Think about it: How much fertilizer does grass need in order to look lush and green? Plenty. Now look at a piece of forest wilderness. That’s a self-feeding, self-sustaining system. Don’t sever the nutrient loop on your own property.

If you start to see every food scrap, every stick pile, and every fall leaf drop as a source of food for your garden, you’re well on the way to compost self-sufficiency. By following all the silly rules, you end up throwing garden food into the landfill—and you miss a chance to add fertility to your garden.

Be sure to check out my post on how you can compost the “scary” stuff, like meat. You can also get a copy of my book Compost Everything: The Good Guide to Extreme Composting for lots more inspiration.

For now, though, I recommend you pick a spot and start throwing compostable materials on the ground. Stop worrying about the rules and start composting the way nature does. Composting isn’t complicated. Don’t let anyone tell you otherwise.

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This post was written by David The Good


  • harpiano says:

    I LOVE composting! For two reasons. One the immense benefits to the soil which give my crops so much more to grow on and the second reason is the volunteers that pop out of it in the soil. In particular I get tomatoes and kombucha squash that come up. The tomatoes last summer, three varieties were the best I’ve ever had and the kombucha so far has produced 6 squash all over 10 pounds each! Why do I like to see seeds pop out of my compost in the garden? They are stronger and more resilient than regular seedings. In Hawaii that is a REAL plus as we have so many adversaries in the gardening/farming world here.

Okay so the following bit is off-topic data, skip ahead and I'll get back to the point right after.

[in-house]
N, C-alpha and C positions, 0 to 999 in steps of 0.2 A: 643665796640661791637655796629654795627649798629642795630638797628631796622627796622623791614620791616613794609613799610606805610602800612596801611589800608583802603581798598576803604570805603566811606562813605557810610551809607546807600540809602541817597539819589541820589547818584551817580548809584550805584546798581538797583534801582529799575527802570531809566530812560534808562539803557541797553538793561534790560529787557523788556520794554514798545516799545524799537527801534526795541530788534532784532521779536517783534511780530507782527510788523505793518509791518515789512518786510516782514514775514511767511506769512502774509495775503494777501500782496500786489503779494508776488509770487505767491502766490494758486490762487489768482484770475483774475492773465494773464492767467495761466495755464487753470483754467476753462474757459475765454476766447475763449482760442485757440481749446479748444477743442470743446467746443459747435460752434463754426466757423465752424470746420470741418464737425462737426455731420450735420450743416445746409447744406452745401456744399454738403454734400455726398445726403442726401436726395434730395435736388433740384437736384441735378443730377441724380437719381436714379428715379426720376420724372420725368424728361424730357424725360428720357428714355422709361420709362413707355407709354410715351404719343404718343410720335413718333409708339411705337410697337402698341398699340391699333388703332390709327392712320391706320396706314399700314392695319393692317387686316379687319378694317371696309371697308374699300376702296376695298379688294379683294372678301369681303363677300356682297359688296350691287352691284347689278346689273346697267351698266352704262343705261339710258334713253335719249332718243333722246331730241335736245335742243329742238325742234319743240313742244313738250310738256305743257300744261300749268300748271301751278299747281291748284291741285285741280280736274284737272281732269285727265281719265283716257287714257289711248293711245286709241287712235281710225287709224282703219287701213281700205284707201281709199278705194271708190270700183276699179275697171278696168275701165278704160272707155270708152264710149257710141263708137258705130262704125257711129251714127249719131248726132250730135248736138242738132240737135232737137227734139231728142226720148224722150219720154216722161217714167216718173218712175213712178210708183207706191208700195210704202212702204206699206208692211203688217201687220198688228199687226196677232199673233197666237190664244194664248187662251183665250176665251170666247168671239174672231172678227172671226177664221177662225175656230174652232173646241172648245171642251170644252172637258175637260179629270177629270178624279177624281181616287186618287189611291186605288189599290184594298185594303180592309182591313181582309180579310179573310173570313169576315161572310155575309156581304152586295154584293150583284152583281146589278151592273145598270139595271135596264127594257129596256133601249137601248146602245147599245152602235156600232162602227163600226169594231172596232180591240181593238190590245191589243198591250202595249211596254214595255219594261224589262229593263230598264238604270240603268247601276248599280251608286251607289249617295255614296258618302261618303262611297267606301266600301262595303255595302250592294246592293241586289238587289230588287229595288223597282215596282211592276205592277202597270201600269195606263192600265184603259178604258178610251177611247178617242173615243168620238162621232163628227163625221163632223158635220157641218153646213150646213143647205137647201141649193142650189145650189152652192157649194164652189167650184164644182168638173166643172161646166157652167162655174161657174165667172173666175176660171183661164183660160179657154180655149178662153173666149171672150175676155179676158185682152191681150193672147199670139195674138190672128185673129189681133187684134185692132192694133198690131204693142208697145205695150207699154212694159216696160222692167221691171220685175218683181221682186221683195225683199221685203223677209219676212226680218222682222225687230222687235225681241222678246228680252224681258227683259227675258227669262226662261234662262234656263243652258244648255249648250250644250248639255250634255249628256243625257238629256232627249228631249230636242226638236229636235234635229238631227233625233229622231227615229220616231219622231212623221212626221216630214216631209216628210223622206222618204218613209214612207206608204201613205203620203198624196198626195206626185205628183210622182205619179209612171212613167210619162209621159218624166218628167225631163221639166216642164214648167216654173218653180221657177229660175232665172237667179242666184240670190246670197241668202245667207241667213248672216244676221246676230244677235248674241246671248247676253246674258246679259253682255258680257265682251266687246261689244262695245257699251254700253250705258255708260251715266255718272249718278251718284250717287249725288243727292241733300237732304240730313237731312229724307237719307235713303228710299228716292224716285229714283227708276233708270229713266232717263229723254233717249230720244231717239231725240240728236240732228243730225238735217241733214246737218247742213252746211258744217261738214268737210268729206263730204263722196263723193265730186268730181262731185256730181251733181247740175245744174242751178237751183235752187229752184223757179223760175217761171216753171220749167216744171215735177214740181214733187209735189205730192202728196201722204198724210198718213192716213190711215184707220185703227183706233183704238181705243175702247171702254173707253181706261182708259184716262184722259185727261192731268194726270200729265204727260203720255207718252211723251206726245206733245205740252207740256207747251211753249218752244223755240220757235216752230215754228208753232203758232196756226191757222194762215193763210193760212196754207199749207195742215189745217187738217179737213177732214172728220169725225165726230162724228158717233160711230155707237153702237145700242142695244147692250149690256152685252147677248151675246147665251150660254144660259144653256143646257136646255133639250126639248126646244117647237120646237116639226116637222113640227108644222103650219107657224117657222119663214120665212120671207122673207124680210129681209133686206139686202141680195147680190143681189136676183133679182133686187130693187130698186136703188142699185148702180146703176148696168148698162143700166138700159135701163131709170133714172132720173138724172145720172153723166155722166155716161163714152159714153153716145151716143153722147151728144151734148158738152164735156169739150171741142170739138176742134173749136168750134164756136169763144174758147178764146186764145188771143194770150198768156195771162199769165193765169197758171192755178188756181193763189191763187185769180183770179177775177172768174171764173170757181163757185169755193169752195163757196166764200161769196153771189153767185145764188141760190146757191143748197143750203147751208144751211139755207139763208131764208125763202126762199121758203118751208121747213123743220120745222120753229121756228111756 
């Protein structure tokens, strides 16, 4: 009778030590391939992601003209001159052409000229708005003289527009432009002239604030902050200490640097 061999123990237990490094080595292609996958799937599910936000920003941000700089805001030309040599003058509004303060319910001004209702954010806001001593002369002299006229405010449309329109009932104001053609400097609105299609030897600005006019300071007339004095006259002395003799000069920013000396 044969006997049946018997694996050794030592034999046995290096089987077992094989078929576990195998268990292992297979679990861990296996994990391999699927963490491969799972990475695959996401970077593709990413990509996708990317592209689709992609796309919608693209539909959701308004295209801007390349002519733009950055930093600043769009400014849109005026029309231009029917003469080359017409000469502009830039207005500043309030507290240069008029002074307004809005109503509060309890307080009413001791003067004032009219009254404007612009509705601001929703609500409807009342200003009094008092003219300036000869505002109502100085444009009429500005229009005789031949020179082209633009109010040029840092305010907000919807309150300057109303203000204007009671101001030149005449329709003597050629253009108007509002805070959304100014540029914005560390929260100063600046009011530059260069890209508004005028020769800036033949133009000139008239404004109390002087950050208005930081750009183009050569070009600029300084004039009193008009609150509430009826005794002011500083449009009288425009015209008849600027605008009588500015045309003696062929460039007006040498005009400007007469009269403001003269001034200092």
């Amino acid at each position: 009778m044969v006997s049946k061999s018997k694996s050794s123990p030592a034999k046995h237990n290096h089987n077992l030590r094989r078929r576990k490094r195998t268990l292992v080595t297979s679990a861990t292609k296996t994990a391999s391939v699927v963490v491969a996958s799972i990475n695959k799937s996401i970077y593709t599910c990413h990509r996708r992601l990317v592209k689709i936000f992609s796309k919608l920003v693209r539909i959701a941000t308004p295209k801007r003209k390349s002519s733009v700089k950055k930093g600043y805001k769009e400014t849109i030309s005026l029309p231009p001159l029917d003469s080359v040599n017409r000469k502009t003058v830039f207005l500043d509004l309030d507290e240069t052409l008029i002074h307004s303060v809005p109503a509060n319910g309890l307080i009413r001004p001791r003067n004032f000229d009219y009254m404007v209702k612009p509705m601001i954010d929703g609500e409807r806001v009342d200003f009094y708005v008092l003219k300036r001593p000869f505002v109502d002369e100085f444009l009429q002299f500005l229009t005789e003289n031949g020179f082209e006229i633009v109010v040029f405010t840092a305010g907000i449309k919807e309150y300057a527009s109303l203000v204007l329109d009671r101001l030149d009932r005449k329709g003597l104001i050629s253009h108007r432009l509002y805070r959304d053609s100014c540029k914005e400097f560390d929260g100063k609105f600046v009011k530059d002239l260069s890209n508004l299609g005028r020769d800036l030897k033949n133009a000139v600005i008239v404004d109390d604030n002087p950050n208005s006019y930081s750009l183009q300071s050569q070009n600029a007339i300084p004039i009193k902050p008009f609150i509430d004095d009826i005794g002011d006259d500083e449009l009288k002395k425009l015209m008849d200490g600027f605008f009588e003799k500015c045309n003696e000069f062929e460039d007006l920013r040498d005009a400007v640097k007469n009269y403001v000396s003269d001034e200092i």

One of the biggest problems with Hawaii gardening is seedlings getting eaten by slugs and snails. Seems the voluntary seedlings don’t get touched as often as ones I introduce to the garden!

    1. Shelly B says:

      And the foods always seem to taste better!

  • Sandy Jones says:

    I am trying in-garden composting this year. I have raised beds so I took a couple of buckets – one for each of the beds- and made drain holes in them. I throw the kitchen compost in the buckets and fill them with water once in a while. In our dry Arizona climate I have to fill them more often during the summer but the bottom of the bucket compost makes its own compost tea to fertilize the plants in the raised beds.

  • teachercaryn says:

    I made a comment to a friend and now he allows me a small pile of compostables in his backyard. He saves the coffee grounds, egg shells, tomato pips and skins, and on occassion fresh cut grass clippings and now, leaves. Next spring or summer when we prepare the soil for planting, we’ll use this black gold.